December 14, 2008

While reading President-Elect Barack Obama’s “The Audacity of Hope”, I was struck by a metaphor in Chapter Three that he used to describe the U.S. Constitution. . .  “[its understanding] requires a shift in metaphors, one that sees our democracy not as a house to be built, but a conversation to be had.”

It is this very basic philosophy that explains that people (and their perspectives) matter and it is their proximity to other people and perspectives that allows them to create a collective sense of place by, literally, breathing life and words into their surroundings.

People and place matter.

Bright spots in our City . . .

December 3, 2008

. . . are often overlooked, minimized and under-reported. So I challenge everyone to commit themselves to finding one bright spot in our City every day.

Children learning in Montesorri school, parents dropping off their children at school and then heading to school themselves, teen-agers quitting a gang, graduates getting jobs, neighbors decorating together for the holidays, or even a bright white snowflake glistening in the winter sun.

My father always said  . . .If you don’t have anything nice to say, don’t say anything.

Why community matters.

September 21, 2008

Late yesterday I traveled to my Father’s home town of Patton, Pennsylvania to visit with extended family members and attend Mass officiated by our cousin Bishop David Choby of the Diocese of Nashville, Tennesse. The Mass was a celebration for all members of the Choby Family who where able to attend and a memorial for deceased family members.  The Queen of Peace Parish graciously hosted us in their beautifully renovated sanctuary and welcoming Parish Hall.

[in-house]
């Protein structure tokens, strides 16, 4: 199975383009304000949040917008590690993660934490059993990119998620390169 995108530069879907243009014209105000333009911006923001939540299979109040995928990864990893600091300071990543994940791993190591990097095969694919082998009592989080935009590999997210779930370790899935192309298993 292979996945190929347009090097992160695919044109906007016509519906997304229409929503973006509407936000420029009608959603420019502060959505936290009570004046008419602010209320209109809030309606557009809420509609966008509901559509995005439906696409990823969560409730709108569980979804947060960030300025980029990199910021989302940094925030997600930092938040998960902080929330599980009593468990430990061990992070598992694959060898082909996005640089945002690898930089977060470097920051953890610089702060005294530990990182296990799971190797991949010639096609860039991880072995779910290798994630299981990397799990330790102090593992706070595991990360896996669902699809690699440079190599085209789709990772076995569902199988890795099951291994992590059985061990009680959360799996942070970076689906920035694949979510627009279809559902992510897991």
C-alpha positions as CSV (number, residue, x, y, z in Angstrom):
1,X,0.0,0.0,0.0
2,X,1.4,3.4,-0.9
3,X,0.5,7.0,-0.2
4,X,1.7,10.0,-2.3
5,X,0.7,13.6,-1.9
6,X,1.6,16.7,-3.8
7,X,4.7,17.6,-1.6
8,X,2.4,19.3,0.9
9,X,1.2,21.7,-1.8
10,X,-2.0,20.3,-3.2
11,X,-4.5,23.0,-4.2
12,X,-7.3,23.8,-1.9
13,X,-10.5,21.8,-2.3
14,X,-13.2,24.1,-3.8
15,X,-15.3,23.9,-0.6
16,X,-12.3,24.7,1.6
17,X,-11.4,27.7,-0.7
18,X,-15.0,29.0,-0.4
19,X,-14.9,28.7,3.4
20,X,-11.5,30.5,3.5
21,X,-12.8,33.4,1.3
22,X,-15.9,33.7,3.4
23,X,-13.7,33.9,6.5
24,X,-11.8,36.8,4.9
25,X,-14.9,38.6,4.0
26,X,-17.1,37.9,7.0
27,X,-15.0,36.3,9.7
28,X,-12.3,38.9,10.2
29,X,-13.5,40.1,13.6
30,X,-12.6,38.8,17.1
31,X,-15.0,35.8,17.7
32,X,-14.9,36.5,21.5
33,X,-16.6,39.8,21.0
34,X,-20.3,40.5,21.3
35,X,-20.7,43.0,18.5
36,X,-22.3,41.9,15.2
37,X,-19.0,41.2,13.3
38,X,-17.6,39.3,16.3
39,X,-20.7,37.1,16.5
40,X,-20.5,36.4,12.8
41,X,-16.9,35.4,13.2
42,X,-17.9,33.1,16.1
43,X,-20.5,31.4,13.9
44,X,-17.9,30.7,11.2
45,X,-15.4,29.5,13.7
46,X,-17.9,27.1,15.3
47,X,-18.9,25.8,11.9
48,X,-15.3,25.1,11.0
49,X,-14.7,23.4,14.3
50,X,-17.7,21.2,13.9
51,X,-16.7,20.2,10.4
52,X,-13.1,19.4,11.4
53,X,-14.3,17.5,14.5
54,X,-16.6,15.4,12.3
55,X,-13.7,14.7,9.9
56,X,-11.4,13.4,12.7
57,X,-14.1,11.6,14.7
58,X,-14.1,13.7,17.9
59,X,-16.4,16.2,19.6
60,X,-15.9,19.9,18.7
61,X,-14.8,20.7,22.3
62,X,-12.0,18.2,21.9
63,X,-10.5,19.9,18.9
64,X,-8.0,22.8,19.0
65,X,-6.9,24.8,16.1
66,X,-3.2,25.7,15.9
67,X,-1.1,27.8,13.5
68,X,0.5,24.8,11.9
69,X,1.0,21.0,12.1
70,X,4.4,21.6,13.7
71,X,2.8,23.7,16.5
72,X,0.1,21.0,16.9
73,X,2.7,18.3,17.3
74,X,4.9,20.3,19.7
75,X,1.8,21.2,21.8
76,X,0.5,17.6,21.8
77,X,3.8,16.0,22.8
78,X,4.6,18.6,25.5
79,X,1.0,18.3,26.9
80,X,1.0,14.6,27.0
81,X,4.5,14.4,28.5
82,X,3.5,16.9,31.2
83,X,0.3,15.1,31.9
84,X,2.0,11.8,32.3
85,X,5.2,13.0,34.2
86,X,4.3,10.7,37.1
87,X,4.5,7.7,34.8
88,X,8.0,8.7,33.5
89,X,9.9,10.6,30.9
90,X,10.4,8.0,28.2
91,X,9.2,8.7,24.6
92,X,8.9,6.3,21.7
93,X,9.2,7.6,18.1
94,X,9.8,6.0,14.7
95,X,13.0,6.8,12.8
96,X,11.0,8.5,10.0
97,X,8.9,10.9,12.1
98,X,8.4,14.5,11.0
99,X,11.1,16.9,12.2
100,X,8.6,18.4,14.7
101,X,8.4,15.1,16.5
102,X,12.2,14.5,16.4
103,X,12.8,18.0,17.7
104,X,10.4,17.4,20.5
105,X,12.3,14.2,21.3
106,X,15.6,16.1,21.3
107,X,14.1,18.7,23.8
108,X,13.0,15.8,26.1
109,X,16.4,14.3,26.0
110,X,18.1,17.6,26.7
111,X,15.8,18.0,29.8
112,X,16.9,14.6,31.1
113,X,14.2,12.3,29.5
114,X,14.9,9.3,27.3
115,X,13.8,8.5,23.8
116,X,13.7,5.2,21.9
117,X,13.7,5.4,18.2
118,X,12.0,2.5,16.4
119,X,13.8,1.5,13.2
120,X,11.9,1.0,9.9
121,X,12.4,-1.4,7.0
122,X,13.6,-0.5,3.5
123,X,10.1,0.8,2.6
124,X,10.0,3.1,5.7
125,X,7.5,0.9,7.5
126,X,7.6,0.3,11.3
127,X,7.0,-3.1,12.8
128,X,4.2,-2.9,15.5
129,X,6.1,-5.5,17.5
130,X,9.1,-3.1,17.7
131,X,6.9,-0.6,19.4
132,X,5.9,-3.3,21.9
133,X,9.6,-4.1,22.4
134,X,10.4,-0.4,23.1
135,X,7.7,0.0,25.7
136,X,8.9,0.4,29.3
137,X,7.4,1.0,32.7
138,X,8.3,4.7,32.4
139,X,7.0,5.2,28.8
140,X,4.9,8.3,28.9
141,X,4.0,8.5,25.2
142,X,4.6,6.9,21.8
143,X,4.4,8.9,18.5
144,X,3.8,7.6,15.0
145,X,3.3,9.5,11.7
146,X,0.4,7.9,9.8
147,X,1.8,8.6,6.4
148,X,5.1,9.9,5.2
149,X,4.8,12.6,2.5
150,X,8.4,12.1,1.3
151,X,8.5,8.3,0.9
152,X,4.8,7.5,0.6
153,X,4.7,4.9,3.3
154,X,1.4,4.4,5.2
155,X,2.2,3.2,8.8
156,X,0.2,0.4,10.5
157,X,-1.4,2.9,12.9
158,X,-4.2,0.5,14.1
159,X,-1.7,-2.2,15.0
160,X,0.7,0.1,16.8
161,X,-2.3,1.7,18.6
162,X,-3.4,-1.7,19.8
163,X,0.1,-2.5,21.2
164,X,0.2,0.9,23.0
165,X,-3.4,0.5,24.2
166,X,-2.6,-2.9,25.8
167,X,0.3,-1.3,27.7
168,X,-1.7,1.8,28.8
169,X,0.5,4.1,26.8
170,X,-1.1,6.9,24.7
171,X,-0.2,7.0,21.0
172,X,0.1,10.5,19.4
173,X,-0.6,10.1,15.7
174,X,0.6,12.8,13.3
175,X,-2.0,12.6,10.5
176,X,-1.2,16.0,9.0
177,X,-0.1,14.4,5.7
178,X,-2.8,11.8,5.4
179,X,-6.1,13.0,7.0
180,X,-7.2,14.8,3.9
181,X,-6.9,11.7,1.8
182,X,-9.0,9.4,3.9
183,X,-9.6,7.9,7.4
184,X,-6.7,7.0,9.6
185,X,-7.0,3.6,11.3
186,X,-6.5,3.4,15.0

During his homily, Bishop Choby emphasized the meaning of family and the community of faith to which we belong.

Across town, other community members were gathering for the traditional Cambria County Homecoming Ceremony and football game.

Today we all returned to our home communities and stepped back into other communities of which we are part.

Community matters because it gives us a sense of purpose, a feeling of belonging, and provides for us a core set of values that guide our daily living and decision-making. Community allows us to live out our values.

Whether in Church or in the football stands, community matters.

What really matters today? IT matters.

September 16, 2008

As I worked in New York City today I realized that many of our leaders think that the bankruptcy of Lehman Brothers is the breaking news of the day. I have news for them . . . what is the breaking news of the day are the myriad of other housing and banking challenges American families are facing as I write this blog entry.

Families in Texas don’t know where their next hot meal is coming from, residents of Northeast Ohio are seeking shelter and electricity in the wake of Sunday’s wind storm, and residents of New York City still have to get up tomorrow morning and go to work whether or not Lehman Brothers is open for business.

I think our leaders need to face the facts: our housing industry is in shambles, our banks are ghosts of what they once were, and thousands of more families became homeless today due to foreclosures, out of control utility and insurance costs, and because our country’s leaders don’t get IT!

That is, whatever IT is to you today!

Before quoting Saul Alinsky . . .

July 11, 2008

. . . people should read his greatest works “Rules for Radicals” and “Reveille for Radicals”.

Alinsky is first meant to be understood, then inspiring, and only then, quoted.